Predicting A Hurricane's Intensity May Have Gotten Easier Forecasters have had a great track record telling people about a hurricane's path. What continues to vex meteorologists is predicting how strong the storm will be — but that might be changing.
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Predicting A Hurricane's Intensity May Have Gotten Easier

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Predicting A Hurricane's Intensity May Have Gotten Easier

Predicting A Hurricane's Intensity May Have Gotten Easier

Predicting A Hurricane's Intensity May Have Gotten Easier

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  • <iframe src="https://www.npr.org/player/embed/530677920/531004406" width="100%" height="290" frameborder="0" scrolling="no" title="NPR embedded audio player">
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Forecasters have had a great track record telling people about a hurricane's path. What continues to vex meteorologists is predicting how strong the storm will be — but that might be changing.

RACHEL MARTIN, HOST:

Today marks the official start of Atlantic hurricane season. And this time around, weather researchers will try out a new tool they hope will help them forecast just a little bit better. Texas Public Radio's Paul Flahive tells us how it works.

PAUL FLAHIVE, BYLINE: Last October, Hurricane Matthew killed more than 40 people in the U.S. and more than 500 others in the Caribbean.

(SOUNDBITE OF ARCHIVED RECORDING)

UNIDENTIFIED MAN #3: This is Matthew. It's big. Pray for us.

FLAHIVE: Matthew also showed the glaring limitations in forecasting the strength of hurricanes. In 24 hours, Matthew doubled in strength, reaching Category 5 status with winds of 166 miles per hour, catching forecasters completely off guard.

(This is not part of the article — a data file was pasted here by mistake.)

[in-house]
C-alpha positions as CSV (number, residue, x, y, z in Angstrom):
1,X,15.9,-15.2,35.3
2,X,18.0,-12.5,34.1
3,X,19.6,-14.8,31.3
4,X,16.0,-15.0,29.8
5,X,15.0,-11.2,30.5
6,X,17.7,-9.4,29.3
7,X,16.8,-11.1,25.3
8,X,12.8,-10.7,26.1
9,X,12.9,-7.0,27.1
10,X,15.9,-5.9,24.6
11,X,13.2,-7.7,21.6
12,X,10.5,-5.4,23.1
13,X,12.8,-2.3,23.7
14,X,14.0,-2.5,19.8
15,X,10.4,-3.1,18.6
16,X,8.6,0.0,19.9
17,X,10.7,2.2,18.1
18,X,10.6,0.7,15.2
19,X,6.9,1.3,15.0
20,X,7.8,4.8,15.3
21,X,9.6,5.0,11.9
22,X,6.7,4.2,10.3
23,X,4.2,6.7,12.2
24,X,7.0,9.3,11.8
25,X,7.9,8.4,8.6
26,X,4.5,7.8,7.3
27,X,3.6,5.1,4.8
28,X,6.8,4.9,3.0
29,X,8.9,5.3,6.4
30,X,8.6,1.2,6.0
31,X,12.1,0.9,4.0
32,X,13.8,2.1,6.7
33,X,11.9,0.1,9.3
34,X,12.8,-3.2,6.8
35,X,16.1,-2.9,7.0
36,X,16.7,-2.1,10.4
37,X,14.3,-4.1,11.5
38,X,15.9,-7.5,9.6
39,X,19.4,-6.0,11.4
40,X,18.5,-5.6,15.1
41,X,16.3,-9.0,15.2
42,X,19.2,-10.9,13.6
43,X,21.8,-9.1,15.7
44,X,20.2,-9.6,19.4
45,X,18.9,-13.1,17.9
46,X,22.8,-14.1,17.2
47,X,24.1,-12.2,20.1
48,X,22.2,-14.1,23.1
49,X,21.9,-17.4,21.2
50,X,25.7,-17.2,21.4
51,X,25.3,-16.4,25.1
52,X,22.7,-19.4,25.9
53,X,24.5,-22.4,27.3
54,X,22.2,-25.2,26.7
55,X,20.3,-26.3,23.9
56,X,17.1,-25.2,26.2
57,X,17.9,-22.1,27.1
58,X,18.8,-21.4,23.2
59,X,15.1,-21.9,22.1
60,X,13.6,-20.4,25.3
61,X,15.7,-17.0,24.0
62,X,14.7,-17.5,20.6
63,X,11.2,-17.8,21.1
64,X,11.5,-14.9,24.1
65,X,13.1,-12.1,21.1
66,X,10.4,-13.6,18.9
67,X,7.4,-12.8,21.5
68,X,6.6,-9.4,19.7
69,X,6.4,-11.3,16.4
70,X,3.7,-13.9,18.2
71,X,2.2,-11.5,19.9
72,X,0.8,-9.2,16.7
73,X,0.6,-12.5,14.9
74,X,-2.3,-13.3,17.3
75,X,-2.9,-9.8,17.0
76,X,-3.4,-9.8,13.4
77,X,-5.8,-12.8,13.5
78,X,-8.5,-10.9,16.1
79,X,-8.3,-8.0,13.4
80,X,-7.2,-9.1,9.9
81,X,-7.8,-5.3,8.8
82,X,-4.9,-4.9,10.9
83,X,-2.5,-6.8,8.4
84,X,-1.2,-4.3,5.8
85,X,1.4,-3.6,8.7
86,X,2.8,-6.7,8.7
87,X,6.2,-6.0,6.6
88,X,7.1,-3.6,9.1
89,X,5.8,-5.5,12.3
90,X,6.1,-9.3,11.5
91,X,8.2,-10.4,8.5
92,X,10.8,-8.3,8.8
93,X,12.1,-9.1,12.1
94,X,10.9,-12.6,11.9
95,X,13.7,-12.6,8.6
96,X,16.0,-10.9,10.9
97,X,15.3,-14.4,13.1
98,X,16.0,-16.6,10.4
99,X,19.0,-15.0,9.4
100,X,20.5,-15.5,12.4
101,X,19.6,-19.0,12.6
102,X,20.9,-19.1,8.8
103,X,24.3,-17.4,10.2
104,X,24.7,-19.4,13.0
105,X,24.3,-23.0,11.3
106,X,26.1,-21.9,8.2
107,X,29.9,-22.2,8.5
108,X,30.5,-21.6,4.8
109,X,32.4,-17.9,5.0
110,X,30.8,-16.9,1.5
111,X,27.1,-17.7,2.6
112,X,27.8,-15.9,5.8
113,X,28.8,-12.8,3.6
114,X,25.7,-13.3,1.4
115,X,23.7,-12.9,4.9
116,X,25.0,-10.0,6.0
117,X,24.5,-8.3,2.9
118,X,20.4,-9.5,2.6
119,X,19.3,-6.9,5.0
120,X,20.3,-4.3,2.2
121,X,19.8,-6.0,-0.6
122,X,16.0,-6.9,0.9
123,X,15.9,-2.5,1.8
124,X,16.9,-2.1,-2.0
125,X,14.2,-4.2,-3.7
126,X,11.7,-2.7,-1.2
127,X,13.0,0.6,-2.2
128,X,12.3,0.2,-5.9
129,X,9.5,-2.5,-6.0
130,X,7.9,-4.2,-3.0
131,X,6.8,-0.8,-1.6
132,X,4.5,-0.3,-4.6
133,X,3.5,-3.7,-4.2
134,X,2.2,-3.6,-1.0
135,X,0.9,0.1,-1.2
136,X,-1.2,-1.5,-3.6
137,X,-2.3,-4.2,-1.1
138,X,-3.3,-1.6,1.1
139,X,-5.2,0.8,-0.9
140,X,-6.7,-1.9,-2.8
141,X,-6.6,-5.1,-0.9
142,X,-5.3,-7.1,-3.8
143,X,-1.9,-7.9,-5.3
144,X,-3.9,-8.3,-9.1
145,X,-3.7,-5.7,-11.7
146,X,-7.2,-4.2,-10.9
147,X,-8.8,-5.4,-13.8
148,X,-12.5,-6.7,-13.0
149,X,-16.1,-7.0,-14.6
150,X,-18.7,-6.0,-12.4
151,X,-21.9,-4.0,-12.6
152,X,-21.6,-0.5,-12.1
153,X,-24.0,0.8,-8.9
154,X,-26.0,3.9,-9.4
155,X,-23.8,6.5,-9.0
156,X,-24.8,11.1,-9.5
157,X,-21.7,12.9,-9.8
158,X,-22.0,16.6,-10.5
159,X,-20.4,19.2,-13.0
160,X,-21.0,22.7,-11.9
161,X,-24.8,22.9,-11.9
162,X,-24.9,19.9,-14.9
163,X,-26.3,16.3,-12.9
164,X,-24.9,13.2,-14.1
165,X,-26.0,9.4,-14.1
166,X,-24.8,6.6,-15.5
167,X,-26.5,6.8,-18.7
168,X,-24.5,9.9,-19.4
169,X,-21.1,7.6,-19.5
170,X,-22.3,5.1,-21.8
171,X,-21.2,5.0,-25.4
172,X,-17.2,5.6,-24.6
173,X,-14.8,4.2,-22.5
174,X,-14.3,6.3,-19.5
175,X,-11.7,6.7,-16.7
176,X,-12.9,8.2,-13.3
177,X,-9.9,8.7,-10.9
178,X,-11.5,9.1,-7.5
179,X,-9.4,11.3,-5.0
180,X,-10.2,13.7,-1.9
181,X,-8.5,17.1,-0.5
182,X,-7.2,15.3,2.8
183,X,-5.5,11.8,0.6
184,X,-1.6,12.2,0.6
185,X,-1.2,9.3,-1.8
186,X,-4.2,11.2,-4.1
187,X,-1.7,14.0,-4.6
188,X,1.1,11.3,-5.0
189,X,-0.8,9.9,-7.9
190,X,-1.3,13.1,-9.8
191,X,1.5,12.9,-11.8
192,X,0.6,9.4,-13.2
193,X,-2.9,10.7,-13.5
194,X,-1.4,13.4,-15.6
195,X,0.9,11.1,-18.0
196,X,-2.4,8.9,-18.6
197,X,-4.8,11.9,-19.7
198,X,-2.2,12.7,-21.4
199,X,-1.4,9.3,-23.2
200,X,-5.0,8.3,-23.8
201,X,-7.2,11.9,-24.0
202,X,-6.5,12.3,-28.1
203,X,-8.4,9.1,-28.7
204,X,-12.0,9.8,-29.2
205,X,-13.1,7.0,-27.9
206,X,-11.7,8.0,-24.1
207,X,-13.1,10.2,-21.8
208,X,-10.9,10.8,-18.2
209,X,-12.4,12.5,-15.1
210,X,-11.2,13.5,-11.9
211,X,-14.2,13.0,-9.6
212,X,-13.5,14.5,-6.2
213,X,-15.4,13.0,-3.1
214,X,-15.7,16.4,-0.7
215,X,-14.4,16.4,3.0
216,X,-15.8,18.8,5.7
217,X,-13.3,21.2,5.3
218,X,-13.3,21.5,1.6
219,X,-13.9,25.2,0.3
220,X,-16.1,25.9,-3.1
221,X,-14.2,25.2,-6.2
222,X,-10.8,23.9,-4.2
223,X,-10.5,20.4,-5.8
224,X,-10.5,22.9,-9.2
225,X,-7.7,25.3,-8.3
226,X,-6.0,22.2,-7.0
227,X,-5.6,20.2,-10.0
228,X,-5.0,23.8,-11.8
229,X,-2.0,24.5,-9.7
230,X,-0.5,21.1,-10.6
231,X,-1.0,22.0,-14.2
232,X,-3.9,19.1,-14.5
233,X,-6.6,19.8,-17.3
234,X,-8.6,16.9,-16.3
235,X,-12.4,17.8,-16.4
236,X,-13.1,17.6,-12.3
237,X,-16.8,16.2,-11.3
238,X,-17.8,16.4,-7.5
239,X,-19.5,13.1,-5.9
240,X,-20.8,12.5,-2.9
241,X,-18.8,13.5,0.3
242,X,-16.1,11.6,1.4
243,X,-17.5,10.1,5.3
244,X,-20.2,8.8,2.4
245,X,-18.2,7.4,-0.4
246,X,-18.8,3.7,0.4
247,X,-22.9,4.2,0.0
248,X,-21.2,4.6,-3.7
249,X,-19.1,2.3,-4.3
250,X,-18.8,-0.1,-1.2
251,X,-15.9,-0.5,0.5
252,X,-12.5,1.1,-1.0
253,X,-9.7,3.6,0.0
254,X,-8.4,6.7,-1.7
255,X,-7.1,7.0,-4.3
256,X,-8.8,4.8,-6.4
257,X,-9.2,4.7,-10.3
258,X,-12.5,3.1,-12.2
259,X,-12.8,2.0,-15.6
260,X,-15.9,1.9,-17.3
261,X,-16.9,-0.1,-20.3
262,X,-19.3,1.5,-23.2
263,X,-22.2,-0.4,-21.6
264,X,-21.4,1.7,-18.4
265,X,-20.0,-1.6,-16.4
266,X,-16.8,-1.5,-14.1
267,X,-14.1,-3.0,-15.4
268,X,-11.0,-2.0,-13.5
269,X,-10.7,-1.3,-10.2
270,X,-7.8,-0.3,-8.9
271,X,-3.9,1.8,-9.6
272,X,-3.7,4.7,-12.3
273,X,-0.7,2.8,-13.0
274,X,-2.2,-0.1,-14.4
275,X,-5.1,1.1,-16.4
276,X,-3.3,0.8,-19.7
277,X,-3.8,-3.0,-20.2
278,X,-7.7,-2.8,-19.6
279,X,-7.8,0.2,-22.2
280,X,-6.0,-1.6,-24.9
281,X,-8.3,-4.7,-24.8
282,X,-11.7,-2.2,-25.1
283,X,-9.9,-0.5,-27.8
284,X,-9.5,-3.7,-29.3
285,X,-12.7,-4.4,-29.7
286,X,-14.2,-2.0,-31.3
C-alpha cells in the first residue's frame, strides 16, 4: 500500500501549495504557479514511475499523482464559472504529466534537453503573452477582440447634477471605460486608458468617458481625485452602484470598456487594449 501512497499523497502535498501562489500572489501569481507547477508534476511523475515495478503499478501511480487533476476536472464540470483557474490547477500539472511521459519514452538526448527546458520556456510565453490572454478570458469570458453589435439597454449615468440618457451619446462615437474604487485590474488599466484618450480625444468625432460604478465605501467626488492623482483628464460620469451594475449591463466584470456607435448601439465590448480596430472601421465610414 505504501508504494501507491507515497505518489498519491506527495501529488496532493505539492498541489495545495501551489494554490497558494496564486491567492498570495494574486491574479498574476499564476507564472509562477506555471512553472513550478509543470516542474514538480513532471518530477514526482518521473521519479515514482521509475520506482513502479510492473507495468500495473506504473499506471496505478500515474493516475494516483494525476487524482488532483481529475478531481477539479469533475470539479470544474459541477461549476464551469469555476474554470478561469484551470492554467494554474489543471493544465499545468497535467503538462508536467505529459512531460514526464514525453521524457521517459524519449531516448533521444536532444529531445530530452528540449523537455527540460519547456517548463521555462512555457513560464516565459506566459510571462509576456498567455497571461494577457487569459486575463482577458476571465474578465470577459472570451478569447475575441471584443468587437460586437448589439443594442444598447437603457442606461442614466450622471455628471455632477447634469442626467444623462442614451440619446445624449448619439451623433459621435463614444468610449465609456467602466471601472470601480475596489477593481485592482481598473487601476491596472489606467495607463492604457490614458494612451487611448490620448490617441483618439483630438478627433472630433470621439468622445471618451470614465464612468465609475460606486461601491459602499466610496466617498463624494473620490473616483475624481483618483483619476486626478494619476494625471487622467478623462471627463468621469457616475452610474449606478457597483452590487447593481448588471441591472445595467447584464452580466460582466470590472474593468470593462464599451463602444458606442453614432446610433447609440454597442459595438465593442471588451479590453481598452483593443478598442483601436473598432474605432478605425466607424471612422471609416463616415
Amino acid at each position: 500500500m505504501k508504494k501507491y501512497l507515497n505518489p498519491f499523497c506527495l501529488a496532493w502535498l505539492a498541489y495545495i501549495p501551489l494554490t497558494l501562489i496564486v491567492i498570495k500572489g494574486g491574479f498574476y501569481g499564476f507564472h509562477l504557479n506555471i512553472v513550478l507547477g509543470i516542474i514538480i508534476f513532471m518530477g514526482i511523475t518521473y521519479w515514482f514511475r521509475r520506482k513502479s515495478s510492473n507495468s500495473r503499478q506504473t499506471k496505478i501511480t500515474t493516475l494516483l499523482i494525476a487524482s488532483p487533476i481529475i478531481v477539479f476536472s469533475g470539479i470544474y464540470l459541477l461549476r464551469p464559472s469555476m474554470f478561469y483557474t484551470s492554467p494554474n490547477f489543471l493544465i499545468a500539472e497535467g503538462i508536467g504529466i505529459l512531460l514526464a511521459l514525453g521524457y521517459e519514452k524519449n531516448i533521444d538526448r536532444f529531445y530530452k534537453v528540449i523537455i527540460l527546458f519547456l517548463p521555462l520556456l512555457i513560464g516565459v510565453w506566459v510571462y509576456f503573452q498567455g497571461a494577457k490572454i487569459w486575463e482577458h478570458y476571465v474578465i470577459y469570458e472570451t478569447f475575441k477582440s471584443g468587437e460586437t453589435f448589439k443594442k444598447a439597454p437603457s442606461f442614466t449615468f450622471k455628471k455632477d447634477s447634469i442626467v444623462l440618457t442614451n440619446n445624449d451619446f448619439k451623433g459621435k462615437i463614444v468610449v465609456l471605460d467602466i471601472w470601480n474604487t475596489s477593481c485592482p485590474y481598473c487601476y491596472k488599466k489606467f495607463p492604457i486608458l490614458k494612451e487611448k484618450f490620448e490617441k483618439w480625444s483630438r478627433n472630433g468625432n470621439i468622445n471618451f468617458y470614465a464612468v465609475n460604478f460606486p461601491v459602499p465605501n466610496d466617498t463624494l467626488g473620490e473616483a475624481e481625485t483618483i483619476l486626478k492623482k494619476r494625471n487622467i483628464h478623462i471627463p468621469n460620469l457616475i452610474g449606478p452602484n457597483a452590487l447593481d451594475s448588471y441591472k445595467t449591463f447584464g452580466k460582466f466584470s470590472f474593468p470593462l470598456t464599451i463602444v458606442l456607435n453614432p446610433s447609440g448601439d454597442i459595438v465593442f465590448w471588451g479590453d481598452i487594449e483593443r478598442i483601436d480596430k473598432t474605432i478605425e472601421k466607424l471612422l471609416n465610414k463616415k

CHRIS RUF: It had went through a rapid intensification phase that was completely missed by the forecasts.

FLAHIVE: University of Michigan atmospheric science professor Chris Ruf says while hurricane forecasters have gotten really good at predicting the path of storms, forecasting intensity is much more difficult.

RUF: A lot of computer simulations have shown that the lack of ability to measure the center of the storm and to measure them often enough are the primary reasons why our forecast skill is limited.

FLAHIVE: Ruf is in charge of a new system he hopes will help. It's called the Cyclone Global Navigation Satellite System or CYGNSS for short.

(SOUNDBITE OF ARCHIVED RECORDING)

UNIDENTIFIED MAN #2: SC PLT, PLT confirmed go for launch.

UNIDENTIFIED MAN #3: Drop on my mark. Three, two, one - drop.

UNIDENTIFIED MAN #4: Go for release.

FLAHIVE: Last December, NASA launched eight satellites from a Pegasus rocket which are now monitoring the earth's tropics. Current weather satellites can't see through the heaviest rains of a tropical cyclone, but these new ones can. And because the satellites are small and inexpensive, they can put many more in the sky, increasing the frequency of passes.

Under this new system, researchers hope they can get a view of a storm every 12 minutes. According to their simulations, if CYGNSS had been up in the sky during Matthew last year, forecasters would have seen that rapid intensification.

RUF: So that would have been an example of something that would have been caught had we had CYGNSS up there.

FLAHIVE: Before CYGNSS, the only way to pinpoint wind speed from the center of a tropical cyclone was if the storm passed directly over a weather buoy or to fly a hurricane hunter plane inside it. Researchers say CYGNSS could be a game-changer because the amount of quality data it will provide. Ryan Maue's a meteorologist for WeatherBELL Analytics. He says there's real excitement among meteorologists.

RYAN MAUE: So now we're going to have another piece of information that's going to be available in real time, and we'll be able to provide a much better indication of that hurricane's intensity throughout its entire life cycle wherever it is in the tropics.

FLAHIVE: If all goes well with forecasts in coming hurricane seasons, NASA hopes to launch more of these satellites to better pinpoint and predict storms. For NPR News, I'm Paul Flahive in San Antonio.

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